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Spectrum: Autism Research News

Cognition and behavior: Epilepsy drug alters rodent gut

by  /  14 February 2014

This article is more than five years old. Autism research — and science in general — is constantly evolving, so older articles may contain information or theories that have been reevaluated since their original publication date.

Tummy tuck: Rats exposed to valproic acid during gestation (right) have thinner mucus linings in their stomach (top) and small intestine (bottom) than controls (left) do.

In utero exposure to the epilepsy drug valproic acid (VPA), which ups the risk of autism, may alter the composition of gut bacteria in rodents, according a study published 11 December in Brain Behavior and Immunity1.

Rats and mice exposed to VPA in utero have social deficits, repetitive behaviors and anxiety, making them a good model for studying autism. It is unclear exactly how VPA exposure leads to these symptoms, however.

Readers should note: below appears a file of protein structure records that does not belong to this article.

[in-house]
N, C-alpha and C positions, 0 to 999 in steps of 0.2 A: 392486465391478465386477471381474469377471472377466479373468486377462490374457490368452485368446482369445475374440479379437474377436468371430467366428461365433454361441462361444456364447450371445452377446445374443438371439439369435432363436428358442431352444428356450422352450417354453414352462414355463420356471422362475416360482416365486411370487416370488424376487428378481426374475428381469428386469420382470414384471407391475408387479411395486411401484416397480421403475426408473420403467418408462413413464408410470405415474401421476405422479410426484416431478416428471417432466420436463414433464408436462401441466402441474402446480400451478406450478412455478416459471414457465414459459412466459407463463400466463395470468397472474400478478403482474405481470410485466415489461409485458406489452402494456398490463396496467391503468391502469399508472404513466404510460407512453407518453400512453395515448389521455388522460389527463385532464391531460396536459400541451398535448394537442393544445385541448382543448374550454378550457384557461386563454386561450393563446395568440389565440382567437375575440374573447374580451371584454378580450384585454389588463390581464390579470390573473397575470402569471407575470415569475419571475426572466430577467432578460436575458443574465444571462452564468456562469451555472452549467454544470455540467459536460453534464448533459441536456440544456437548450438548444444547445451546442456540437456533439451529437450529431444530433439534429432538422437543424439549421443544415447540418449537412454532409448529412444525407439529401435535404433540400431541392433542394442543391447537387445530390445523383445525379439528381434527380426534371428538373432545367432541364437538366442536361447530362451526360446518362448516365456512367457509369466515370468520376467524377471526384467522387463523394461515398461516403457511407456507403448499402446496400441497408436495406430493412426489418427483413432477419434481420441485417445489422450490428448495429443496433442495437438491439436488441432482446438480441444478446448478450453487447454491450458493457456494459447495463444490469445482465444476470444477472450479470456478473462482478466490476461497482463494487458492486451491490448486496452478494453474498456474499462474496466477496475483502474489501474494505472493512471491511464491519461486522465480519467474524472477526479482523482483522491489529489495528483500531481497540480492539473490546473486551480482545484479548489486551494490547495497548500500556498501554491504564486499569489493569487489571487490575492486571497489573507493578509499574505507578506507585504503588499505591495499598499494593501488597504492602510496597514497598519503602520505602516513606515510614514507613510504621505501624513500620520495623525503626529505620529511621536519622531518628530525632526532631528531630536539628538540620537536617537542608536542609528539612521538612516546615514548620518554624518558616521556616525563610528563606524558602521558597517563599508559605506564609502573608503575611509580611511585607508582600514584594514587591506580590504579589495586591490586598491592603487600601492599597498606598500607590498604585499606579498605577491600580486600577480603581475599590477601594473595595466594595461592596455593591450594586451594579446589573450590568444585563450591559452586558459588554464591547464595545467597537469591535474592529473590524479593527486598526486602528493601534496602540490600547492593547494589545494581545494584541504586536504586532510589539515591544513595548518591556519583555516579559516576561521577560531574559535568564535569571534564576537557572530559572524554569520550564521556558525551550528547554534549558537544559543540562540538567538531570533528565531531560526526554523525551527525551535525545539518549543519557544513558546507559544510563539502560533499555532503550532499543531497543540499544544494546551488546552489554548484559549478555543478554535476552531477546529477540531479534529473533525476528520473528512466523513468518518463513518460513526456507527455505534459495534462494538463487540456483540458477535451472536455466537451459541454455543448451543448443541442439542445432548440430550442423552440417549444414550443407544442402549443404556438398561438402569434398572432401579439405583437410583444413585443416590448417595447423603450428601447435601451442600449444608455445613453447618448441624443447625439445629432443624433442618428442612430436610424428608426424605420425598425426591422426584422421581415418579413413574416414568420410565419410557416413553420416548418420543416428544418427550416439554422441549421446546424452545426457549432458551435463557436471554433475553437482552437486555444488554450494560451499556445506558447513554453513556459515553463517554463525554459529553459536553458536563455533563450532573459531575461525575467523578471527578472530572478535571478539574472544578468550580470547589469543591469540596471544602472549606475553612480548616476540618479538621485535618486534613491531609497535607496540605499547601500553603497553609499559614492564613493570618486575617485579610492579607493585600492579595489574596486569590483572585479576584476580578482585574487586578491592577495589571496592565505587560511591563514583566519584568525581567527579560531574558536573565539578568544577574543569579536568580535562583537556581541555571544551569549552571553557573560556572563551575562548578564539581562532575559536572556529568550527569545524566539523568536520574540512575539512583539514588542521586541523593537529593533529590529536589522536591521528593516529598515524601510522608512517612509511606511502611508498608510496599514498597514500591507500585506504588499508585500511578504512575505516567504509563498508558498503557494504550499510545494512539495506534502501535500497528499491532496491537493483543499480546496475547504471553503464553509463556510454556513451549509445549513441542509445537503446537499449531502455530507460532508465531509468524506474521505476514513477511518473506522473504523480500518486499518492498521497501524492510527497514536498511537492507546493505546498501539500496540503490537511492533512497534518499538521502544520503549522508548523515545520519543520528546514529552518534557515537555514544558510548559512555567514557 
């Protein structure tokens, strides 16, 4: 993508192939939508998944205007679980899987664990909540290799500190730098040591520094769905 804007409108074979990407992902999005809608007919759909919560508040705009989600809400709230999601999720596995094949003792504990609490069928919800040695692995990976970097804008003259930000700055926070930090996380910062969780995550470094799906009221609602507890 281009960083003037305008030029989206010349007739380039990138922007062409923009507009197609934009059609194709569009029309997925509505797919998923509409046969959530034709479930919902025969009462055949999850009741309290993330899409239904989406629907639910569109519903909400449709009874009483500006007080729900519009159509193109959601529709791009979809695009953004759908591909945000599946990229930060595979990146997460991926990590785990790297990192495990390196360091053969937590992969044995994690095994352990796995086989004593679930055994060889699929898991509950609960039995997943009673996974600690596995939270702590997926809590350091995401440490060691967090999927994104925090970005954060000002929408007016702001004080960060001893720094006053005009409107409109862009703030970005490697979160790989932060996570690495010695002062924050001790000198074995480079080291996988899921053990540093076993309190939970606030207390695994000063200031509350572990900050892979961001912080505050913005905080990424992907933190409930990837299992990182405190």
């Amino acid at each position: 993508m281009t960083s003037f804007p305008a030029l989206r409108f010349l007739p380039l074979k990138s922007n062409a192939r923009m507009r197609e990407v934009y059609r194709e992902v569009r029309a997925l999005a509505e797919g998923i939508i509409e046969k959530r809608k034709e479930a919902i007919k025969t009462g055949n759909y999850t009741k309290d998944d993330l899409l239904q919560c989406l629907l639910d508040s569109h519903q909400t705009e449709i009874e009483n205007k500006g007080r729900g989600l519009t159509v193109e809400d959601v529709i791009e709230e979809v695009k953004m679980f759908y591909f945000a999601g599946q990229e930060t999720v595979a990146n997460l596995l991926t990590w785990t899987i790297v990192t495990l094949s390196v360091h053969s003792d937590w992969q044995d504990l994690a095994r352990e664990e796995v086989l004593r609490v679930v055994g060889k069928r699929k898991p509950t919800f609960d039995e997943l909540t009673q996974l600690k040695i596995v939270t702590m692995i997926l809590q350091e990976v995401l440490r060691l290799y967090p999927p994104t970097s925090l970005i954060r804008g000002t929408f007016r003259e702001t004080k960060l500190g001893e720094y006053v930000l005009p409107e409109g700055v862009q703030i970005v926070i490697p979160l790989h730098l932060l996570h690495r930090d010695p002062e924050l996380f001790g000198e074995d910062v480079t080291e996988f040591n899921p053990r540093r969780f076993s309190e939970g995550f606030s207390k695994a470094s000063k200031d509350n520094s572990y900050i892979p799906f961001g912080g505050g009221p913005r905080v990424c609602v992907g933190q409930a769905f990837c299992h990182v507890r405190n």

The new study looked at the composition of gut bacteria in mice exposed to VPA in utero. Changes to this so-called microbiome are known to influence behavior in mice. Also, many people with autism suffer from gastrointestinal problems.

Mice exposed to VPA have the same overall diversity of gut bacterial species as controls do, the study found. However, they have less of one species called Bacteroidales and more of another called Clostridiales. VPA-exposed mice also generate more butyric acid, a particular byproduct of gut bacteria, than controls do.

These differences are more pronounced in male mice than in females, and are associated with a lack of interest in other mice, the study found. Autism is likewise four times more common in boys than in girls.

In another study, published in September in Toxicological Research, researchers found that rats exposed to VPA in utero have thinner mucus linings in their stomachs and small intestines than controls do2. They also have less gut motility, which aids in digestion, than do controls.

Together, the results suggest that exposure to VPA in utero affects the gastrointestinal tract and may underlie the observed altered behavior.


1: de Theije C.G. et al. Brain Behav. Immun. Epub ahead of print (2013) PubMed

2: Kim J.W. et al. Toxicol. Res. 29, 173-179 (2013) PubMed